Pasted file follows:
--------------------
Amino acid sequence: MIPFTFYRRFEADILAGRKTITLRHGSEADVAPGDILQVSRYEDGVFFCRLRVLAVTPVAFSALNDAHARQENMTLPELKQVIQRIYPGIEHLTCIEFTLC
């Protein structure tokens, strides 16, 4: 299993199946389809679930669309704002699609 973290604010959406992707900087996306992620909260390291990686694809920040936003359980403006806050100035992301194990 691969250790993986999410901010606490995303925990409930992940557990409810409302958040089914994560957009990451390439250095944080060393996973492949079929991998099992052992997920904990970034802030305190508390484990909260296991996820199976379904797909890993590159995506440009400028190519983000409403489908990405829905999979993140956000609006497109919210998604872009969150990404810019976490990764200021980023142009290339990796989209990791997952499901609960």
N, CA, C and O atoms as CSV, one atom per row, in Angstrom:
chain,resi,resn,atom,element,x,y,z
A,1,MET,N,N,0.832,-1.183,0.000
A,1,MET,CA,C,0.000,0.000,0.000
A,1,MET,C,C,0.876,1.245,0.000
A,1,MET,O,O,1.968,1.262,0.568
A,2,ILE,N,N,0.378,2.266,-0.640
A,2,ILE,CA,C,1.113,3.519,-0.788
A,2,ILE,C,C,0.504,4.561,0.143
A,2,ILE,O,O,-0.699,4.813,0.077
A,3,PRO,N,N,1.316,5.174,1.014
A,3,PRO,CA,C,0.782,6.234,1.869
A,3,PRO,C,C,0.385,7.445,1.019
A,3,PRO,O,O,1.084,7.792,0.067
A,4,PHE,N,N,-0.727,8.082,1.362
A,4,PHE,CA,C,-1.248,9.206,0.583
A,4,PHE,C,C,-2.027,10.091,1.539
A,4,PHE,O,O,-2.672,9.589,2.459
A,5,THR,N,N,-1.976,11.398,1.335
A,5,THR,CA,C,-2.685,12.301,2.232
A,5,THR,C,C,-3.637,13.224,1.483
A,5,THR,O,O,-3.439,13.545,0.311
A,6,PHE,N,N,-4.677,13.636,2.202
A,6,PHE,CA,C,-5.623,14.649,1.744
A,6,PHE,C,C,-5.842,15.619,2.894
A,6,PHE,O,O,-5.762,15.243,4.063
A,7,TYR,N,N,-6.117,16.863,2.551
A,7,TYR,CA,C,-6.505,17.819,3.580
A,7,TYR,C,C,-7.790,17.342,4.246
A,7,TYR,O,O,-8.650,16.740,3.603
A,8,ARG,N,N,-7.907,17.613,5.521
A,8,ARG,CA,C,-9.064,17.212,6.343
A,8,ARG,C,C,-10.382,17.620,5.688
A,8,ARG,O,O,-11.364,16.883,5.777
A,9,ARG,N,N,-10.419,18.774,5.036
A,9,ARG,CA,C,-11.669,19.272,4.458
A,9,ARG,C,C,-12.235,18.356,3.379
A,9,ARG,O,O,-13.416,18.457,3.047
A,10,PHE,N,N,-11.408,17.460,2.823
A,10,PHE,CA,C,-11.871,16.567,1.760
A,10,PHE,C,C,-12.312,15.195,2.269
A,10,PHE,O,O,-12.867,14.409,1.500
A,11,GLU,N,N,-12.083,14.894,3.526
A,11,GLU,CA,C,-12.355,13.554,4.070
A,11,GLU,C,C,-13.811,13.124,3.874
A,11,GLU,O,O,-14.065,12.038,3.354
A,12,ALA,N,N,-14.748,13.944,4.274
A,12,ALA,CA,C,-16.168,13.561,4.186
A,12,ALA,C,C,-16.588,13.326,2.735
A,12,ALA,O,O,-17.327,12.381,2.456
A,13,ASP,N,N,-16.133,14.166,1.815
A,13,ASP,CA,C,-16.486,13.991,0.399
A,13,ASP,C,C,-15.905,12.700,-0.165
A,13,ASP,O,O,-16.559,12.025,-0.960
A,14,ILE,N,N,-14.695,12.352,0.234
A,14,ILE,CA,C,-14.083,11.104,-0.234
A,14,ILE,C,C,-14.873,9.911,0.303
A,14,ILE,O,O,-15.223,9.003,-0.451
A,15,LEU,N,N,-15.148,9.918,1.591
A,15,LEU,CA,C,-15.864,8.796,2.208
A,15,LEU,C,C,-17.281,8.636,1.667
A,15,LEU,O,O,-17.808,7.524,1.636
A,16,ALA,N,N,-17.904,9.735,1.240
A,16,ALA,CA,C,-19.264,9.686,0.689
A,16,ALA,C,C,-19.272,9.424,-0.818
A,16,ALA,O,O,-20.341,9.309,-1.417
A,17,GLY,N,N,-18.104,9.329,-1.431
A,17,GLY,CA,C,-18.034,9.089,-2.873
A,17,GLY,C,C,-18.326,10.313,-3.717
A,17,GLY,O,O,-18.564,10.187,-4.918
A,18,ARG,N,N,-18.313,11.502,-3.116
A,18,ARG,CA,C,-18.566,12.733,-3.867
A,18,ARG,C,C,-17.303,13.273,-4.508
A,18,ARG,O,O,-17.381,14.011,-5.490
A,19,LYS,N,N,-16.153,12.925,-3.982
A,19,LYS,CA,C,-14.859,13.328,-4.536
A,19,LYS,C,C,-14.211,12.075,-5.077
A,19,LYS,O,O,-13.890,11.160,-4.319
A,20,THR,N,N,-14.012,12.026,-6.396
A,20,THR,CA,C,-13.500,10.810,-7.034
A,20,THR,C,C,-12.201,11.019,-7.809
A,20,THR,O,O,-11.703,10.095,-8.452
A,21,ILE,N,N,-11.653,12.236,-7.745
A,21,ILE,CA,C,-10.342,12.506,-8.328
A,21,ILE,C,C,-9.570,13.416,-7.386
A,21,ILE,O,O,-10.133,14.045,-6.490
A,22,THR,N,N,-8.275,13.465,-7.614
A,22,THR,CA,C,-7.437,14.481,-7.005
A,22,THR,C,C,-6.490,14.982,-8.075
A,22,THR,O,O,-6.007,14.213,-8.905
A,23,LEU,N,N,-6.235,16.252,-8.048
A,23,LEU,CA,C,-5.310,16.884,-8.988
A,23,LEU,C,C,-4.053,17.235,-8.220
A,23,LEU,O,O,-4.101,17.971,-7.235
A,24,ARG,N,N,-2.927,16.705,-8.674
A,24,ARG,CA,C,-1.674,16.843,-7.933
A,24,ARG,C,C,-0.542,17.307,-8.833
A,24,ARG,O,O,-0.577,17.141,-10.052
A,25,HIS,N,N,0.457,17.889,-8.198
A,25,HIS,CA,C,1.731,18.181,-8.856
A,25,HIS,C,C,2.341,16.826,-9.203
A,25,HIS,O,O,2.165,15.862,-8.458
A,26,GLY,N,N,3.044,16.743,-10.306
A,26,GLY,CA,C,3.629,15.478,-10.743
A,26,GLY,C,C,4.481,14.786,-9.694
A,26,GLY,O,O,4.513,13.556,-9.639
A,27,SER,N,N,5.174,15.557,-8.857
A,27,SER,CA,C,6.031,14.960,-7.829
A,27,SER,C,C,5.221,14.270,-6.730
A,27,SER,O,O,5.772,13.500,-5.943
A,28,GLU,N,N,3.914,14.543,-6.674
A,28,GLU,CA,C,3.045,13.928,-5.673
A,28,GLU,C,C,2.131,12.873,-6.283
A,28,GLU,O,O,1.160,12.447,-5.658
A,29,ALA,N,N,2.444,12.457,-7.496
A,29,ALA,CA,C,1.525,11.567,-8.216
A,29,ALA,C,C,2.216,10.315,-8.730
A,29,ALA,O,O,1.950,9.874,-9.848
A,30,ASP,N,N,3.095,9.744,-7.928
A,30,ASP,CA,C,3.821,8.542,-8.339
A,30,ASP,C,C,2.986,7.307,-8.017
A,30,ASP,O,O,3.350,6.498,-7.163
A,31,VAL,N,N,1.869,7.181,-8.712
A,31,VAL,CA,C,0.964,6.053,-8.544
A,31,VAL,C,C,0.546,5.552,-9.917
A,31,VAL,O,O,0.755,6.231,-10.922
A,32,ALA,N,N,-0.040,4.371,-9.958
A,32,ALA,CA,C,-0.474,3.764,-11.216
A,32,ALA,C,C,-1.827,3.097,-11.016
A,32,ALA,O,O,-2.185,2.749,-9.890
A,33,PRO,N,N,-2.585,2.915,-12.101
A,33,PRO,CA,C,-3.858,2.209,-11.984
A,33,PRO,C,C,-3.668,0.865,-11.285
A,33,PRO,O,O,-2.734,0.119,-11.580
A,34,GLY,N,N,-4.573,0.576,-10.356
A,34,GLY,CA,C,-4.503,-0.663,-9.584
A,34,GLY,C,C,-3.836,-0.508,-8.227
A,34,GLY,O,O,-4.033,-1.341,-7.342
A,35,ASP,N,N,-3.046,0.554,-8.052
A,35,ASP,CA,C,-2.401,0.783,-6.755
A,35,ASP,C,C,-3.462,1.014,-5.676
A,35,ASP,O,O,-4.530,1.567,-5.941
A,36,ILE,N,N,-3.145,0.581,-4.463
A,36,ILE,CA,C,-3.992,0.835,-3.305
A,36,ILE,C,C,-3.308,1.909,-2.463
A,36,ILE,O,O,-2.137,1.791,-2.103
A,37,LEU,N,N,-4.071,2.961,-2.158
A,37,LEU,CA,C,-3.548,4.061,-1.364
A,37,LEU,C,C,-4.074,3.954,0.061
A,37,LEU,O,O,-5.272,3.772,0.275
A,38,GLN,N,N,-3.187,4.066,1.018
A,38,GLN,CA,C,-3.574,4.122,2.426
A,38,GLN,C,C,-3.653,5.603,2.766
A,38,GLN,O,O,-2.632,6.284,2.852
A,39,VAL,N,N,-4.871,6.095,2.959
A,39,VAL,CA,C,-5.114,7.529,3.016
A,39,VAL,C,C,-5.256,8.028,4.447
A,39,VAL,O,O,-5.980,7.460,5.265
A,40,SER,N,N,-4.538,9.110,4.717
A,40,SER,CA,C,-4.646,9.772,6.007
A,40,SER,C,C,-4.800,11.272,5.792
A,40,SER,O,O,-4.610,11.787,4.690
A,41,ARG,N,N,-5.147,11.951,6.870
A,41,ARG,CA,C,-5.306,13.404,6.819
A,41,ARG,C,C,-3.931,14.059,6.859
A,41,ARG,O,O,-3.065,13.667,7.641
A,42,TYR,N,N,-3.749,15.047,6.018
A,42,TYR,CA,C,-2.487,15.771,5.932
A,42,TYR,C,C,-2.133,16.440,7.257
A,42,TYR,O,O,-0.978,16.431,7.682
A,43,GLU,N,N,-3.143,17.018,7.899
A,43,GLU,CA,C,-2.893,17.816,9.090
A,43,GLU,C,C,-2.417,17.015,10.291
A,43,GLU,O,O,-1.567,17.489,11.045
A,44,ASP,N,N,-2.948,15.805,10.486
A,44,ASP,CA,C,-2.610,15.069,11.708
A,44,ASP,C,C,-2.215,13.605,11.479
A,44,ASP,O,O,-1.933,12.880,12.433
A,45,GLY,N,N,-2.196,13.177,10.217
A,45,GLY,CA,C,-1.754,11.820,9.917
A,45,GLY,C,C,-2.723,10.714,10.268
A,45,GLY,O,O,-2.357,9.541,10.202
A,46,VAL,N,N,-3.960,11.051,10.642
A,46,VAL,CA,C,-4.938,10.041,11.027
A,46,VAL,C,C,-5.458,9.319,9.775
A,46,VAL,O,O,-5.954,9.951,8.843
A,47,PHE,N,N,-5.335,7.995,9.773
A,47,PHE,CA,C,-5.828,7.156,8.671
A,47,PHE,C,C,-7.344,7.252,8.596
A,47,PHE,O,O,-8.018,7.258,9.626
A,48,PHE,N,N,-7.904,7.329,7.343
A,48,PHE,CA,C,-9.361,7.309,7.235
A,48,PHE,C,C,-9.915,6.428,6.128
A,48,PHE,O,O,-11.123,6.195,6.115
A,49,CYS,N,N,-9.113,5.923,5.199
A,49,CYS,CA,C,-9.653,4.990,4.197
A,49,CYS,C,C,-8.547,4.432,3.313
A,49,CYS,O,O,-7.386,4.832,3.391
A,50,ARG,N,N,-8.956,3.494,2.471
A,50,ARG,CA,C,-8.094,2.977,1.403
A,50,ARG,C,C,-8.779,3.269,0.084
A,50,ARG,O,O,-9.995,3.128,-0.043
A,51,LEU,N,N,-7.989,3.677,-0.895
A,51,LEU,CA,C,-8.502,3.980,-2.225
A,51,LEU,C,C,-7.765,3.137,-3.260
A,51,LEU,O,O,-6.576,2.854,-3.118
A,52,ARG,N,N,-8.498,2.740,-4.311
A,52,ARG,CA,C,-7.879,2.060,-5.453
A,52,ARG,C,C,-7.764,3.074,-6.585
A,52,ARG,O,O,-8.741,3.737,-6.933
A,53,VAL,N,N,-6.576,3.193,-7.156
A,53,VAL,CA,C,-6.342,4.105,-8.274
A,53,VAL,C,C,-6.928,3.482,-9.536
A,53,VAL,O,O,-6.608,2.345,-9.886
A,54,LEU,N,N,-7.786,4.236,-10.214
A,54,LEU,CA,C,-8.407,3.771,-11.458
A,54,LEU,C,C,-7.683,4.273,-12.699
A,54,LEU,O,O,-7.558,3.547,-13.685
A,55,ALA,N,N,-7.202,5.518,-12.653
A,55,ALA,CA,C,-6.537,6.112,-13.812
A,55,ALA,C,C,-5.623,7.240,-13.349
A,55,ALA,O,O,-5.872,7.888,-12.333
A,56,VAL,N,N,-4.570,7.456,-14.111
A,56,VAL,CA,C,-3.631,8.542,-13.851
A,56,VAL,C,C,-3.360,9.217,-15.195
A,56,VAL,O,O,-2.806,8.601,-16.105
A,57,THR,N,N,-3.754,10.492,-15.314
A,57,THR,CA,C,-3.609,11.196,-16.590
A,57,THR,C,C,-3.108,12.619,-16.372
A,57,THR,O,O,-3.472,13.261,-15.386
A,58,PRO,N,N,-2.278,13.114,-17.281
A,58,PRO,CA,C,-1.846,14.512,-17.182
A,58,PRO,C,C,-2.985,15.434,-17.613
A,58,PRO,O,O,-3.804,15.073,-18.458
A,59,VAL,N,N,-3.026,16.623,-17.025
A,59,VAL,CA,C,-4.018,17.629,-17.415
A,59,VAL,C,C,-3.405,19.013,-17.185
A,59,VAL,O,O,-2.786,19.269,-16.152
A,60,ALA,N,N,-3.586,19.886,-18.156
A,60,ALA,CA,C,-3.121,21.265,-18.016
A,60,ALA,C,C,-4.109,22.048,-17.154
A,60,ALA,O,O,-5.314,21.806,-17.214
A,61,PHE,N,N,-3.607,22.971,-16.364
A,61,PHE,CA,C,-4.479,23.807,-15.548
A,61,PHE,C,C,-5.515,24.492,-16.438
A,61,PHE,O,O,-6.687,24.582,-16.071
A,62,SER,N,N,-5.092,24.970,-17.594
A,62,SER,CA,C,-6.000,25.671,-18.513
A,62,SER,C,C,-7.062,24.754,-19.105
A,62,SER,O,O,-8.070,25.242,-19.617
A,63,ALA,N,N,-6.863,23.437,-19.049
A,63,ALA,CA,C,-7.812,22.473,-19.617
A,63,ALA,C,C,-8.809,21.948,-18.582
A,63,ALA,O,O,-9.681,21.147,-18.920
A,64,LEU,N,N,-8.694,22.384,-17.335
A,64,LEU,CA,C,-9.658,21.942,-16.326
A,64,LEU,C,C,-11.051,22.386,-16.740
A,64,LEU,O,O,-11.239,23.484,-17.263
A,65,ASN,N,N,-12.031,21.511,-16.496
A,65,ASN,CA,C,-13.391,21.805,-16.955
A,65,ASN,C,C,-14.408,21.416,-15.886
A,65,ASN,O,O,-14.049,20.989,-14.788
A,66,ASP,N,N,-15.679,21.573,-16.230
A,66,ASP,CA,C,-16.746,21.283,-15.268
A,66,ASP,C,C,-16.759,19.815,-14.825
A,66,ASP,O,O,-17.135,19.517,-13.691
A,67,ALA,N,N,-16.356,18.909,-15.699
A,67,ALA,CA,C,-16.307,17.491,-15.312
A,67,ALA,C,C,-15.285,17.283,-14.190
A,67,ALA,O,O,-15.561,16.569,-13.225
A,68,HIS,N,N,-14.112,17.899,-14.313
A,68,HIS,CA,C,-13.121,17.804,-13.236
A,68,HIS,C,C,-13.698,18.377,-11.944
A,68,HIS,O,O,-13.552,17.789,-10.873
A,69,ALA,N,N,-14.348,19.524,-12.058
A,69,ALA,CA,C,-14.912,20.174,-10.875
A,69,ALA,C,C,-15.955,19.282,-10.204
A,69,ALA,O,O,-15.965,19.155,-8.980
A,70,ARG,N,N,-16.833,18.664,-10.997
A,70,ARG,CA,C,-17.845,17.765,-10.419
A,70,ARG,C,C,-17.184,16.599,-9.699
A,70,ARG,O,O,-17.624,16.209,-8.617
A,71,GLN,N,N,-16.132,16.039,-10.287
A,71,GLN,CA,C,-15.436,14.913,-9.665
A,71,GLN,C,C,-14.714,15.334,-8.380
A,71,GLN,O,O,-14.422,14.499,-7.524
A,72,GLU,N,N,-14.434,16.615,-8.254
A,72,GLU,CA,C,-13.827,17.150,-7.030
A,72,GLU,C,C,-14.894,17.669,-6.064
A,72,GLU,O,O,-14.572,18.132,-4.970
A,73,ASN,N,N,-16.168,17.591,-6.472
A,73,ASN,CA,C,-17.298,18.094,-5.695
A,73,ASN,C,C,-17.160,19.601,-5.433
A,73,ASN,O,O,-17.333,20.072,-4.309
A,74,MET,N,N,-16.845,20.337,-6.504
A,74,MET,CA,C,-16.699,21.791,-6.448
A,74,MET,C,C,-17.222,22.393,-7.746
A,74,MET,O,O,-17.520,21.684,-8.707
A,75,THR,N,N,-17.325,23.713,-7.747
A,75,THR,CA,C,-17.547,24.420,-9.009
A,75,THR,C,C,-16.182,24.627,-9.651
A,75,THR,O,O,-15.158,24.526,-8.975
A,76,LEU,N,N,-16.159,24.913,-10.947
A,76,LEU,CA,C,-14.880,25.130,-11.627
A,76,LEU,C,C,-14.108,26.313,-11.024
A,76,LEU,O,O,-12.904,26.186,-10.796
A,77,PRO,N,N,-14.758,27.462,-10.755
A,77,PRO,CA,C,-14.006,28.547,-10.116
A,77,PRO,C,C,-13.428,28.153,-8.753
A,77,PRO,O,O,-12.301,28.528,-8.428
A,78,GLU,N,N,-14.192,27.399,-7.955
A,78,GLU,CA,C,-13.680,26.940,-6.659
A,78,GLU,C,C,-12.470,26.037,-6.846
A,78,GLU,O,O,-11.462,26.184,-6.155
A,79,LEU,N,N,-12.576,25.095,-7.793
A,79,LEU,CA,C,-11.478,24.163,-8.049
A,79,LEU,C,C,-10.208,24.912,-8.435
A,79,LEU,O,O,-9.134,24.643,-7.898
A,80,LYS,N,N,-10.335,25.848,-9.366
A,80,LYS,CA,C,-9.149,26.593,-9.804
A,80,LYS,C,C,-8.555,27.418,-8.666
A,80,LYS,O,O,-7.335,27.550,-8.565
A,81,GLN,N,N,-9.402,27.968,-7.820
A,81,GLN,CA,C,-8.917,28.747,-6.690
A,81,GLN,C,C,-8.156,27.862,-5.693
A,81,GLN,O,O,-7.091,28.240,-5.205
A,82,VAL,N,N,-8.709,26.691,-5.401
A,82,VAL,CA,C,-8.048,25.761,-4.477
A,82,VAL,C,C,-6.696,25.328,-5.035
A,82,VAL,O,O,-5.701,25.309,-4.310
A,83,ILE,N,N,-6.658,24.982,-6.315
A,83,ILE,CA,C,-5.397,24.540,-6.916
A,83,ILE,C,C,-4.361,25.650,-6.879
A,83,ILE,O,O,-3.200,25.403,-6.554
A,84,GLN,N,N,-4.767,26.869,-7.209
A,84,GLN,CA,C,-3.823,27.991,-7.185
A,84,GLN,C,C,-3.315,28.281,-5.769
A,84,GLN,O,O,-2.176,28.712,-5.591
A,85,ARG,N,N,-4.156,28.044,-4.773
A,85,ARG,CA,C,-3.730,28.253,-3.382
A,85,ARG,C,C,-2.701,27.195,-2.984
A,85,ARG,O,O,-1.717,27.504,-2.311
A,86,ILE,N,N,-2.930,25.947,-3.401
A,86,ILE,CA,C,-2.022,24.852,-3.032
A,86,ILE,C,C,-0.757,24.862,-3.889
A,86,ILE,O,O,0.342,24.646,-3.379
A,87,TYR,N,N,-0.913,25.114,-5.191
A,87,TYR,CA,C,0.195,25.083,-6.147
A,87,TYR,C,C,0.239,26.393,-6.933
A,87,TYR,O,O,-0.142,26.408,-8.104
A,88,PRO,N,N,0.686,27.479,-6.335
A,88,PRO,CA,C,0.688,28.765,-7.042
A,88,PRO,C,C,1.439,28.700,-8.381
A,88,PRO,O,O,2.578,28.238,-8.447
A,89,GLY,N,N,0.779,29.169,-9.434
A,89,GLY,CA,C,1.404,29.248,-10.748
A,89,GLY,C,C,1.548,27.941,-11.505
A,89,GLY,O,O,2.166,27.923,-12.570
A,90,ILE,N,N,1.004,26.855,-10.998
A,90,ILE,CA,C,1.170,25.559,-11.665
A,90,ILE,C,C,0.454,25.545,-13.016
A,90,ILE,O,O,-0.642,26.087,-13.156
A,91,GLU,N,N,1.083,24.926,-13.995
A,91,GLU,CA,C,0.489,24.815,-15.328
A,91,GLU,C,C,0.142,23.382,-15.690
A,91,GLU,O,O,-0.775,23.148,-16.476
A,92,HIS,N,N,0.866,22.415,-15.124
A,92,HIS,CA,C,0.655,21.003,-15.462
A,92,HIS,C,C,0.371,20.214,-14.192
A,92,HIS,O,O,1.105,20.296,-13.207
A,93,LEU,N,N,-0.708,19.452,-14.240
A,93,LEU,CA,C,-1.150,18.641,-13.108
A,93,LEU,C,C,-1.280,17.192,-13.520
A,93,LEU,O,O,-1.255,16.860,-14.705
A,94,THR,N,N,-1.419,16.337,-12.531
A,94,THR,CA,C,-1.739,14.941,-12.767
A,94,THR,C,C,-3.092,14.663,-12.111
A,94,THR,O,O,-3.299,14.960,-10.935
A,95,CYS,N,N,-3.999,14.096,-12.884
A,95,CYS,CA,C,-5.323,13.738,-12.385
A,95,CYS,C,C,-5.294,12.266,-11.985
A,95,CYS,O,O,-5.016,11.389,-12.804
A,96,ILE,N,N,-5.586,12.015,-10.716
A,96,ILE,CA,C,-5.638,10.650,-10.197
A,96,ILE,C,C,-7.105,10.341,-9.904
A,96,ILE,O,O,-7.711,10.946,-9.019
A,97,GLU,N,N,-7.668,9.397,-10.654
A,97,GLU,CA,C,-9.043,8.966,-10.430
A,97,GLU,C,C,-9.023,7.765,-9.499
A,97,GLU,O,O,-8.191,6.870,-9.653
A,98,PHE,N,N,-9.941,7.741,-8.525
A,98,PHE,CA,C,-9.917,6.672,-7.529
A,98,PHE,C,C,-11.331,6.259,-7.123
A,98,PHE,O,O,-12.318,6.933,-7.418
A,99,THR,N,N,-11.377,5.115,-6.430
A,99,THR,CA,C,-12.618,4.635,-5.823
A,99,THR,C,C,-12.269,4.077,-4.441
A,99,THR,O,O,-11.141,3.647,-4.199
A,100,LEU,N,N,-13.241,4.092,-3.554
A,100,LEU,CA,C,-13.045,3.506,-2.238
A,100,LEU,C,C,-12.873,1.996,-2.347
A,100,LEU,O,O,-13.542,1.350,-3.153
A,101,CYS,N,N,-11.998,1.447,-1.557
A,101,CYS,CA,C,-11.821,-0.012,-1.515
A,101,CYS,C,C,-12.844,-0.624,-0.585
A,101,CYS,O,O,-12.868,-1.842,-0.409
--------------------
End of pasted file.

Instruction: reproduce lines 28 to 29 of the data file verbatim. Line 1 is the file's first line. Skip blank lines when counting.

A,6,PHE,O,O,-5.762,15.243,4.063
A,7,TYR,N,N,-6.117,16.863,2.551